This chapter aimed to provide an overview of the large number of hallucinogens of natural origin. Following a literature review, the following hallucinogens were selected for a detailed description that considered their essential chemical groups: indoleamines (N,N-dimethyltryptamine, 5-methoxy-N,N-dimethyltryptamine, bufotenine, psilocybin, and ibogaine), phenylethylamines (mescaline), tropane alkaloids (atropine and scopolamine), cannabinoids (Δ9-tetrahydrocannabinol), and a neoclerodane diterpenoid (salvinorin A). The following species were included as representative of each drug class: Mimosa tenuiflora, Psychotria viridis, Banisteriopsis caapi, Virola spp., Psilocybe spp., Tabernanthe iboga, Tabernaemontana spp., Lophophora spp., Trichocereus spp., Atropa belladonna, Brugmansia spp., Cannabis sativa, and Salvia divinorum, among others. In addition to psychopharmacological effects, this chapter aims to address the sociocultural and historical use of these hallucinogenic plants and mushrooms, along with the importance of both the set and the setting factors that affect the profound consciousness-altering effects of these compounds. Moreover, the use of animal models to predict the hallucinogenic properties of psychoactive plants and compounds and to investigate the mechanisms of action of psychodysleptic drugs is discussed. This chapter also attempts to establish a parallel between hallucinogens and endogenous neurotransmitters in humans, to compare the pharmacological and psychic action of these compounds, to evaluate hallucinogens’ ability to produce symptoms typical of certain mental disorders during their use, and to investigate the role of these compounds as therapeutic agents in several psychopathological conditions.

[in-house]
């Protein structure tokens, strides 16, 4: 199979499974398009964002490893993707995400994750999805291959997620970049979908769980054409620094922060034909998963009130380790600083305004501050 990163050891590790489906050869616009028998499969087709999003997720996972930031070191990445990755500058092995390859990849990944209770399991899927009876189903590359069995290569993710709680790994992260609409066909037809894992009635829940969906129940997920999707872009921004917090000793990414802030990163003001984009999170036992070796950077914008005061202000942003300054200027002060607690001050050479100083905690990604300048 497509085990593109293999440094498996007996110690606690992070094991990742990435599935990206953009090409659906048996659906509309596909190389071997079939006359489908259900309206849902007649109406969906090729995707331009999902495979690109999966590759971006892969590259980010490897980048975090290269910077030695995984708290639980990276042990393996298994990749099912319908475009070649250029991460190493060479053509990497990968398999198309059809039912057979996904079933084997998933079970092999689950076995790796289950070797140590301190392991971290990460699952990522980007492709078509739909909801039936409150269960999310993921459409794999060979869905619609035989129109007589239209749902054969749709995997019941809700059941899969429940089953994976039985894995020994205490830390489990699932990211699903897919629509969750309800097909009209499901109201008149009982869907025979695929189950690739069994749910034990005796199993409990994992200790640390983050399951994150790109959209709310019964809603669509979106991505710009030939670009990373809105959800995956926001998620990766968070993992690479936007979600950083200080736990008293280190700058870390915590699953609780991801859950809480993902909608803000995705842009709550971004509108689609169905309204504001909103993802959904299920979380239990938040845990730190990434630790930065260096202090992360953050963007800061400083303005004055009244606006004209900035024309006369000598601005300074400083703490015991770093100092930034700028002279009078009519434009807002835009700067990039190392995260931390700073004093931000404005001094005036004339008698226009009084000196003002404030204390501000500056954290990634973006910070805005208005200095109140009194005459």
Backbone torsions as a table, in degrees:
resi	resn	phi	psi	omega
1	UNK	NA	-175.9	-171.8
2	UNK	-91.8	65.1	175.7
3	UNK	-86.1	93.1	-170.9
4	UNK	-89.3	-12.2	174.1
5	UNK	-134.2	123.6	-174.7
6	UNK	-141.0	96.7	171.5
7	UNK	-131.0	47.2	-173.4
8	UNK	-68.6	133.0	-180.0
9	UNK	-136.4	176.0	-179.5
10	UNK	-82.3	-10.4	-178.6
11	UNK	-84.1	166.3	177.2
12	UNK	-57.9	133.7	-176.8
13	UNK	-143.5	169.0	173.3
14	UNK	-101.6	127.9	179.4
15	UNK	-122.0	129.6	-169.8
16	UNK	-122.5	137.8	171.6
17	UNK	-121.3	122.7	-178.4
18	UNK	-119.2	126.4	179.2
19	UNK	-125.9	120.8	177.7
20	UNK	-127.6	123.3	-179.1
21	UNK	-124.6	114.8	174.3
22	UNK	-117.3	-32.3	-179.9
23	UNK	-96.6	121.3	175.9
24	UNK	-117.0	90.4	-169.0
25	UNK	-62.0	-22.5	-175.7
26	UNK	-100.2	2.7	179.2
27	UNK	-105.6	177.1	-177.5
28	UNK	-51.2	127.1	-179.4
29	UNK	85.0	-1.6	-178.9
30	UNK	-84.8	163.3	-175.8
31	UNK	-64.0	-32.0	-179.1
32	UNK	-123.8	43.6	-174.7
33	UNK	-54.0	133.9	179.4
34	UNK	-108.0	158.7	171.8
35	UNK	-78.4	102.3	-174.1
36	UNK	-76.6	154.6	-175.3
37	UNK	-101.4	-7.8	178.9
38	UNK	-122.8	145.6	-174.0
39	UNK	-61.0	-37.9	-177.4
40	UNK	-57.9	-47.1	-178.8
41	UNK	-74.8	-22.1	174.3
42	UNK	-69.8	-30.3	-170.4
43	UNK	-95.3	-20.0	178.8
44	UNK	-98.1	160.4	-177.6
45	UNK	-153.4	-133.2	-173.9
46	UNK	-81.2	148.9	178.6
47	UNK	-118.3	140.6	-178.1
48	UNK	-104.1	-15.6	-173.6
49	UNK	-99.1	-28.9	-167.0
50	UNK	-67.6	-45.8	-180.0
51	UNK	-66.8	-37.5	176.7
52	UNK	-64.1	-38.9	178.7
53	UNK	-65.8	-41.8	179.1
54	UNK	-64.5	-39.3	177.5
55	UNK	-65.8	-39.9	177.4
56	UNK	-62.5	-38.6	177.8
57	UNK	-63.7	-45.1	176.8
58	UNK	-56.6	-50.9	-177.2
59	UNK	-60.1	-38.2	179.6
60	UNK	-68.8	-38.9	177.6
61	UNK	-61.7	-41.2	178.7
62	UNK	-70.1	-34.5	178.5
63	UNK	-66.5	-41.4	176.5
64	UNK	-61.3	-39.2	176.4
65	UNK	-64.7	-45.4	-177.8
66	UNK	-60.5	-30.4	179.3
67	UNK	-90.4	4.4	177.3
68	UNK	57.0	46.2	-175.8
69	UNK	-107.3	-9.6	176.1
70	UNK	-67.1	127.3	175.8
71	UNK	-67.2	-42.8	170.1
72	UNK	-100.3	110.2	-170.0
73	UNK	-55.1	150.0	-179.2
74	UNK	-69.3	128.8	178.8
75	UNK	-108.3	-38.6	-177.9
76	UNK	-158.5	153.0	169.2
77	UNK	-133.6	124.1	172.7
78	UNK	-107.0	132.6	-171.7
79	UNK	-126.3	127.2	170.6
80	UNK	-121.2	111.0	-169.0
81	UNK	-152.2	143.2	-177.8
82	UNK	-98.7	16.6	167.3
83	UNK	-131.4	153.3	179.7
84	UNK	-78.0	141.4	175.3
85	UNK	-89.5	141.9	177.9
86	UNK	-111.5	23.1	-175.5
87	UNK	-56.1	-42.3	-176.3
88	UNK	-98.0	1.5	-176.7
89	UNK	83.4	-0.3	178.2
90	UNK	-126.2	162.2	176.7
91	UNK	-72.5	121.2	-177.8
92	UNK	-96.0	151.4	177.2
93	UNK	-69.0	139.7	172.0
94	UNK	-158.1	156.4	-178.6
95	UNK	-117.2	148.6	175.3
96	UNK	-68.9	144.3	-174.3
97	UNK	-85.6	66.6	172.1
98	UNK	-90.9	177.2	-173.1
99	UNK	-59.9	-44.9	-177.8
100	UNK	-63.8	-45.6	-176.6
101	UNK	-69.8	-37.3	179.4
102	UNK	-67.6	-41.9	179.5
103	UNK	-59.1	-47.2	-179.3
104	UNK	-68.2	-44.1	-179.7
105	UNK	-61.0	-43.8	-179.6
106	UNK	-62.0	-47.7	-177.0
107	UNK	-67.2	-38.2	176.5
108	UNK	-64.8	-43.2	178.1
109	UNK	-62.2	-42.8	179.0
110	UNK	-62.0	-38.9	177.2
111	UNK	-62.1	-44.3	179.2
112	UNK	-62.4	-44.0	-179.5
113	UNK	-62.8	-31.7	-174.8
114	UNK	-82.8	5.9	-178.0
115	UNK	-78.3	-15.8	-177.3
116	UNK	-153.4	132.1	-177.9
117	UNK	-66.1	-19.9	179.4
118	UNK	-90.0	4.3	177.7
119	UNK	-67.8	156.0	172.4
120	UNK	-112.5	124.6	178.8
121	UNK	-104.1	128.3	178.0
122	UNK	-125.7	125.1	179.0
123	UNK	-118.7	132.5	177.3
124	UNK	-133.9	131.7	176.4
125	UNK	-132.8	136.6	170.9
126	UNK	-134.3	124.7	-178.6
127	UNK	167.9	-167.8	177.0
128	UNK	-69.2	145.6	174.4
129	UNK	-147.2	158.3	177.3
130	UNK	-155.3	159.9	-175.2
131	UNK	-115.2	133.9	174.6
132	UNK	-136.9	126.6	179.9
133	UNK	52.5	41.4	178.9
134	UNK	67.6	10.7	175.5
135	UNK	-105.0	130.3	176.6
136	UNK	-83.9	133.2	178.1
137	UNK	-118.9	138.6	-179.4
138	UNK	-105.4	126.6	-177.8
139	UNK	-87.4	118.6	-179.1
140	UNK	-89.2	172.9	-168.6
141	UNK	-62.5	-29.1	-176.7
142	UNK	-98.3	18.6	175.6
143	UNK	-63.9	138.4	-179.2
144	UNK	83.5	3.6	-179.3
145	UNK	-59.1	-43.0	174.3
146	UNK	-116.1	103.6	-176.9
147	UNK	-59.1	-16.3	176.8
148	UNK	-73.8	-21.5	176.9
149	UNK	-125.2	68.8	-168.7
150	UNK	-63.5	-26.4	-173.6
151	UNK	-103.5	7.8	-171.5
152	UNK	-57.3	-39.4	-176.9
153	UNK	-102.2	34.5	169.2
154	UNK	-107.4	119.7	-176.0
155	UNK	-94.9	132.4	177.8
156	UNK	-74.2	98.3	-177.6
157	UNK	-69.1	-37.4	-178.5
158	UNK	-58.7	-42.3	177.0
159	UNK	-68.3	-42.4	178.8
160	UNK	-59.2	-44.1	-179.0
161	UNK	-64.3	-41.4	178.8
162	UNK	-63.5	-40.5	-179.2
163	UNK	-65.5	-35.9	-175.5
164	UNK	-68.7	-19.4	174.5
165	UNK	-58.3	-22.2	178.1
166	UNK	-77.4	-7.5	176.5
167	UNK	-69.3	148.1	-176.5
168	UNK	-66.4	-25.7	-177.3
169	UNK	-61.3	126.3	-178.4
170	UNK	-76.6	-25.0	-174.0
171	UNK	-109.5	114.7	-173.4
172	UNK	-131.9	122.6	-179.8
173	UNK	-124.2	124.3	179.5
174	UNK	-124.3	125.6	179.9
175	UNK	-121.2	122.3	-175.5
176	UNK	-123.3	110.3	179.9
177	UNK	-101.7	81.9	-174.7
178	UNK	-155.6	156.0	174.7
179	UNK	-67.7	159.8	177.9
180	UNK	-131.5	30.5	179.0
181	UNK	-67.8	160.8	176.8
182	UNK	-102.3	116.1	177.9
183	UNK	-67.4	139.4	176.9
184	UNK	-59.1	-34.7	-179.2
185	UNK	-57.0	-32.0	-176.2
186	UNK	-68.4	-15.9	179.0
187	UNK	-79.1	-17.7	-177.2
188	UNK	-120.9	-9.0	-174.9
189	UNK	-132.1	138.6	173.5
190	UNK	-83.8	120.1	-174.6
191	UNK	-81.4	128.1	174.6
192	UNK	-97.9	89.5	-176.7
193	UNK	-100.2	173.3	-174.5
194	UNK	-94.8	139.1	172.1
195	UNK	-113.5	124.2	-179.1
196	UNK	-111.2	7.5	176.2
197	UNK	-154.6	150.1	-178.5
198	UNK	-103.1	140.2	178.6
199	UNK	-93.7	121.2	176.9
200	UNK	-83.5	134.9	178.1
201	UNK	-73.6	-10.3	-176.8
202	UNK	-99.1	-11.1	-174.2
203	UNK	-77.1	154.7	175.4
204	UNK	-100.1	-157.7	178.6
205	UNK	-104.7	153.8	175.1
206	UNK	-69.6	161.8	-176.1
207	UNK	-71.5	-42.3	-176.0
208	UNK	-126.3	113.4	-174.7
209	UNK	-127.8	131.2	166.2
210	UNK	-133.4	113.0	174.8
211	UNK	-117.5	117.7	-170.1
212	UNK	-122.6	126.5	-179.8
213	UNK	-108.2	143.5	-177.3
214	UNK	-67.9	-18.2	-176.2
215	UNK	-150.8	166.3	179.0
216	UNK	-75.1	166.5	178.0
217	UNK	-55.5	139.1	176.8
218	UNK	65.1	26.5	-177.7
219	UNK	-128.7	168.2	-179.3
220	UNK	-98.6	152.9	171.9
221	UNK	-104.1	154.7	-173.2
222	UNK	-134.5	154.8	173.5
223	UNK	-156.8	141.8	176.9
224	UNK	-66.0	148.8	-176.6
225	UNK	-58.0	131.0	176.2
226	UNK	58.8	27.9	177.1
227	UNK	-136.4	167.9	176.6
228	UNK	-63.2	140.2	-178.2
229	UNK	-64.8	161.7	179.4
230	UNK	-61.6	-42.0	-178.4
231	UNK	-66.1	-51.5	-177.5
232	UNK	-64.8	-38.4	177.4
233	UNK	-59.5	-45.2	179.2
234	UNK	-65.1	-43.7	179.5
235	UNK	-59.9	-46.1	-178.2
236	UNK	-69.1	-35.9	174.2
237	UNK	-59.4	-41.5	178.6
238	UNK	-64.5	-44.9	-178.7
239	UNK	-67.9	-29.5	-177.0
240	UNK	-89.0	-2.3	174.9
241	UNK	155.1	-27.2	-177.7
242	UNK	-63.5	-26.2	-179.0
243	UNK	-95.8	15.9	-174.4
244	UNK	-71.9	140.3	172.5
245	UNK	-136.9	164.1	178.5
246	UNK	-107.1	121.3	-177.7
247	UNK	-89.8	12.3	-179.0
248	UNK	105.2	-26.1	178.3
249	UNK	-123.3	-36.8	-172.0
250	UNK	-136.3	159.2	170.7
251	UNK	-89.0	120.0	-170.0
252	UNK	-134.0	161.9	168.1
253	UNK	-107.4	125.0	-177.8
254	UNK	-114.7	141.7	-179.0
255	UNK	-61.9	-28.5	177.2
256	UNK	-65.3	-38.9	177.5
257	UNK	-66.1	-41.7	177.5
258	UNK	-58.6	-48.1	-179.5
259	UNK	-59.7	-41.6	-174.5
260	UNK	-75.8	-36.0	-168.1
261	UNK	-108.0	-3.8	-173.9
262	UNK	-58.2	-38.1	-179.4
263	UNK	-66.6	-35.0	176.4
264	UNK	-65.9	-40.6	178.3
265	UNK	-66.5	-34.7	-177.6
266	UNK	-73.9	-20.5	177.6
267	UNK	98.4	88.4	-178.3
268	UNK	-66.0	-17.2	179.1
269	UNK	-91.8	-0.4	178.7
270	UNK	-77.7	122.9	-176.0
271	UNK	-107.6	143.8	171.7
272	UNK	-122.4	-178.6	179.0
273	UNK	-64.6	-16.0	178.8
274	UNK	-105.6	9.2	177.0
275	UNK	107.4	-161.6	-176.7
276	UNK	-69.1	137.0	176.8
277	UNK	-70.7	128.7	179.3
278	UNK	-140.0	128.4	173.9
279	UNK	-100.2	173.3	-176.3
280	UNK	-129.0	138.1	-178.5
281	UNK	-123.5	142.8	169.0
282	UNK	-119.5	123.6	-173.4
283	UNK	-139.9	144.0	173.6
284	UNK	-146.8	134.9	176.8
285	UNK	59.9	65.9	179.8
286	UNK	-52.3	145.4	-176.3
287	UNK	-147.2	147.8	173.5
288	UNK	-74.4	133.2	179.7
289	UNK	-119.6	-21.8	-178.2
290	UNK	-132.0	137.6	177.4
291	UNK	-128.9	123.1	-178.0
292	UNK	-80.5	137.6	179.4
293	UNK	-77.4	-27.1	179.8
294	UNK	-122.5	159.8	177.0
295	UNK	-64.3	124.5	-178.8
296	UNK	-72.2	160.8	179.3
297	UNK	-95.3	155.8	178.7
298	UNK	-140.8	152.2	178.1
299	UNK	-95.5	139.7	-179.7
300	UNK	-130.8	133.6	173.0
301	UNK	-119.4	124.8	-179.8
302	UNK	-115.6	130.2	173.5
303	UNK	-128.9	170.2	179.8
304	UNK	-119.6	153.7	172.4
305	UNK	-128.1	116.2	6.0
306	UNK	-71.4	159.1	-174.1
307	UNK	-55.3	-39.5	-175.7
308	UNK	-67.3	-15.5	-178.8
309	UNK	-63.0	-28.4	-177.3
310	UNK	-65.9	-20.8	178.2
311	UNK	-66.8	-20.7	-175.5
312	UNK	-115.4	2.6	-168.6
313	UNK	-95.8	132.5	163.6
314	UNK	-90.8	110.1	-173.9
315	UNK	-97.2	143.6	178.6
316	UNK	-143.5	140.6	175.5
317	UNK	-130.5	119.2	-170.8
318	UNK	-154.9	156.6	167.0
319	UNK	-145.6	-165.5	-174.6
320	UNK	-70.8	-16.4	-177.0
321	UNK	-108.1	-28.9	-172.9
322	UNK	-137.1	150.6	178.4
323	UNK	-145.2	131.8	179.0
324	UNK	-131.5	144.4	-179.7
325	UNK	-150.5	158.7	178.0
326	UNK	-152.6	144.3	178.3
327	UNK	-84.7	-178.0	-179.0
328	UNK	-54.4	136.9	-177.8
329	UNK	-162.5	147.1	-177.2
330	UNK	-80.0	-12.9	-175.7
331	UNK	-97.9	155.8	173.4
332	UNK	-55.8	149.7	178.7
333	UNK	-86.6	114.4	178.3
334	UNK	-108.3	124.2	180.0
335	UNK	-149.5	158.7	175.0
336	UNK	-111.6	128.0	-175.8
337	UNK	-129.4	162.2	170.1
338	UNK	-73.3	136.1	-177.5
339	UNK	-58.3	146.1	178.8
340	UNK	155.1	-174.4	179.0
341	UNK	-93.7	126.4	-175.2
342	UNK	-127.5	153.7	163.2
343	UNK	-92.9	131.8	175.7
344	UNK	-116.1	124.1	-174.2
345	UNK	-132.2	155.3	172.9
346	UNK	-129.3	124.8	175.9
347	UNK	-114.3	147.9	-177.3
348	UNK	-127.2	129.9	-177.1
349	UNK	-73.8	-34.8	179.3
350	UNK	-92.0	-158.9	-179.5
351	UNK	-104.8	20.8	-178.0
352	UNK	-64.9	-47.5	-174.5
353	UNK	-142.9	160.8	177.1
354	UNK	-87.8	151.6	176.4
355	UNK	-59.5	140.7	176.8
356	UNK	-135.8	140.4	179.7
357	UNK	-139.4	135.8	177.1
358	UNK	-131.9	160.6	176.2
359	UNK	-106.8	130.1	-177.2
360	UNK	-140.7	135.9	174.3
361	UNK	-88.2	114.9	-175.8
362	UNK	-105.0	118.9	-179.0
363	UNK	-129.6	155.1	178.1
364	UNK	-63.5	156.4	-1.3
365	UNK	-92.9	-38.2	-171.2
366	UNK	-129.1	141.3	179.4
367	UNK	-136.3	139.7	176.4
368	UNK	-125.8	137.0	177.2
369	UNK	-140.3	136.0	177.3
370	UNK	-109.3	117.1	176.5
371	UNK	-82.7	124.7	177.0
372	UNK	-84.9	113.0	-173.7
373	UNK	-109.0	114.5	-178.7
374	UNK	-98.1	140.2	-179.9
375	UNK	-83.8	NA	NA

Carlini, E. A., & Maia, L. O. (2015). Plant and Fungal Hallucinogens as Toxic and Therapeutic Agents.